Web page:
The Seladang 1970

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One of the most vivid and beautiful parts of the Chinese language is its proverbs. In no other language do proverbs flourish more abundantly than in the Chinese language. It has been said that "an ordinary Chinese may be said to speak largely through proverbs." Proverbs reflect the identity and character of the language and country in which it is used. If we find them crude, it is because the people who produced them were crude. If we find them wise and suitable, it is then the other way around.

Proverbs are often called "the fruit of the longest experiences in the fewest words." Indeed, proverbs are coined after bitter lessons by people who have really tasted life after innumerable mistakes over the years. Proverbs are principles of life laid down by generations of the past for the generations to come. Proverbs are efforts by your father's father's father .... to tell his son's son's son ...... not to commit the same mistakes that he had.

The Arabs say that "proverbs are to speech what salt is to food." The Chinese refer to proverbs as "tears of humanity" because they are born of bitter sufferings of the sons of men at the hands of their fellowmen. Proverbs are not only condensed philosophy, they are condensed history as well, as in the aphorism ascribed to Napoleon - "Catch a Russian and you find a Tartar."

Below is a list of ten Chinese proverbs out of a possible total of thousands. Just imagine these proverbs as the bony trembling finger of your ancestor pointing at you and saying "Take it, for this is a microstory of my life."

i)  A runaway son is still precious; a runaway daughter loses her value.
ii)  The pretty woman in the house is the enemy of all the ugly ones.
iii)  To get up early for three mornings is equal to one day of time.
iv)  A lost inch of gold may he found; a lost inch of time, never.
v)  If you flatter everyone, who will be your enemy?
vi)  If a man speaks of my virtues he steals from me; if he speaks of my wrongs then he is my teacher.
vii)  On the day your horse dies and your gold vanishes, your relatives are like strangers on a road.
viii)  When you have a toothache, you can understand how another's toothache feels.
ix)  Always treat your friends as when you first met them.
x)  "I heard" is not as good as "I saw".


Leong Yoke Keen, 3 east

Hearts a-throbbing, legs a-weakling,
Feet a-shuffling, eyes a-goggling,
Never beginning never ending.
Periods upon periods.
A funny joke, a sudden laughter,
Sets the nerves a-laxing.
Excitement rising, morale heightening,
But crushed by sudden caution,
Sets the mind to a blinky-blinky stop.
Dull and monotonous,
Struggling, struggling towards nothing.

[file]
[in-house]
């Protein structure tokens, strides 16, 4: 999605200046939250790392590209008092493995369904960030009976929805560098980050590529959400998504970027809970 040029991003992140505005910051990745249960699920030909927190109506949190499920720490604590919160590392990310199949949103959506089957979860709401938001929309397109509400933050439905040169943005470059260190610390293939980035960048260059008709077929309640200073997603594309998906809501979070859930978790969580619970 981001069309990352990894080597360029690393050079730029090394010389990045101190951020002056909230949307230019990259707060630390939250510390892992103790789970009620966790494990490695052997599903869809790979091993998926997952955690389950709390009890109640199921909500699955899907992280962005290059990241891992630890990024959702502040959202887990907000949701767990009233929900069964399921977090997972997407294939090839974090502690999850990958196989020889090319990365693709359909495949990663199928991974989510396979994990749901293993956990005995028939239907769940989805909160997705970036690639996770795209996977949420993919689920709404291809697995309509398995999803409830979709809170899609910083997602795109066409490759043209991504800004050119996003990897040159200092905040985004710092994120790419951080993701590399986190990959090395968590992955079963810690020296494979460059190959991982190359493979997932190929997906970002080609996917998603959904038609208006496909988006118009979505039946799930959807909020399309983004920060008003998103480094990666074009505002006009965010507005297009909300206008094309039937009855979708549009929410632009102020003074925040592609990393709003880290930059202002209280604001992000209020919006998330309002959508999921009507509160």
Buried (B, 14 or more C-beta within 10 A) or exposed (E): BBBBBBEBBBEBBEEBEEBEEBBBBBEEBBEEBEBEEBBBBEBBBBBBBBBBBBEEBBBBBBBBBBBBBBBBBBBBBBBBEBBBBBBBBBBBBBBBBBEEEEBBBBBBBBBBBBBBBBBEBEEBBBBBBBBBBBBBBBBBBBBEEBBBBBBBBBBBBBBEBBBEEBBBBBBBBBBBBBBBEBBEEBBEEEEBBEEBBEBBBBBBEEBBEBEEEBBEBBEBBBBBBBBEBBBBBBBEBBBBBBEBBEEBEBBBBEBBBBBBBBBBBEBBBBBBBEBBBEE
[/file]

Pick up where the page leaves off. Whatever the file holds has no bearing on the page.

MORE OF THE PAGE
Problems upon problems,
Irritations upon irritations,
Pen without ink,
Scoldings without justification,
Breaking nerves and collapsing body,
On and on with no seeming end.
But finally and thankfully
Ends with a ring-rinng-riinng.
Weary minds and blinking eyes,
Never beginning, never ending.


Leong Yoke Keen, 3 East

He burned with the fierce fury
With all the burning colours
Nature has bestowed.
He sang his high chirped note;
and carried the highest pride.
Yet he saw
with sad never-wearying eyes
The soaring swarm of common birds
Hauling swiftly into the heavens
He saw his fellow-kind hopping in search of food.
Yet he was fed and groomed
Why then the strong desire ?

Chinese Superstitions:
The Feast of the Seven Sisters and the Broom Ghost

Lim Ee Thong

Chat Chay Tan, as most Chinese call it, falls on the seventh day of the seventh moon. The Westerns call it the feast of the Seven Fairies, "sisters" and "fairies" being interchangable in this context. There is a charming legend connected with this feast. Although several versions are in circulation, the following legend has proved to be the most apt and outstanding one.

The Sun God had seven daughters, all of them dazzling in their beauty. The most beautiful of all was the seventh, the embodiment of all feminine virtues. She kept herself busy all day by weaving and sewing. According to long established Chinese customs, she was arranged to be married to a cowherd who tended the royal herd of cattle.

After their marriage, they become so engrossed in each other that they neglected their work. When the Sun God saw this state of affairs, he was terribly annoyed and forbade them ever to see each other again by banishing them to separate star places in the sky, divided by the Silver River of Heaven (the Milky Way). They became star deities. The girl became known as the weaving Maiden, occupying the star Vega in the constellation of Lyra while her husband became known as the Cowherd, occupying a star in the constellation of Aquila.

Implored by his wife, the Sun God softened the punishment by allowing them to meet once a year on the seventh day of the seventh moon. On this night, all the magpies in the world come together and form a bridge with their wings across "The Silver River of Heaven", so that the Weaving Maiden can cross to join her husband.

Every year, on this night, young Chinese women pray for fine weather. As the Silver River of Heaven is always full to the brim, even one extra drop of water can cause it to overflow and sweep away the fragile bridge. Most women on this night also pray for the happiness of the Weaving Maiden and, no doubt, for their own.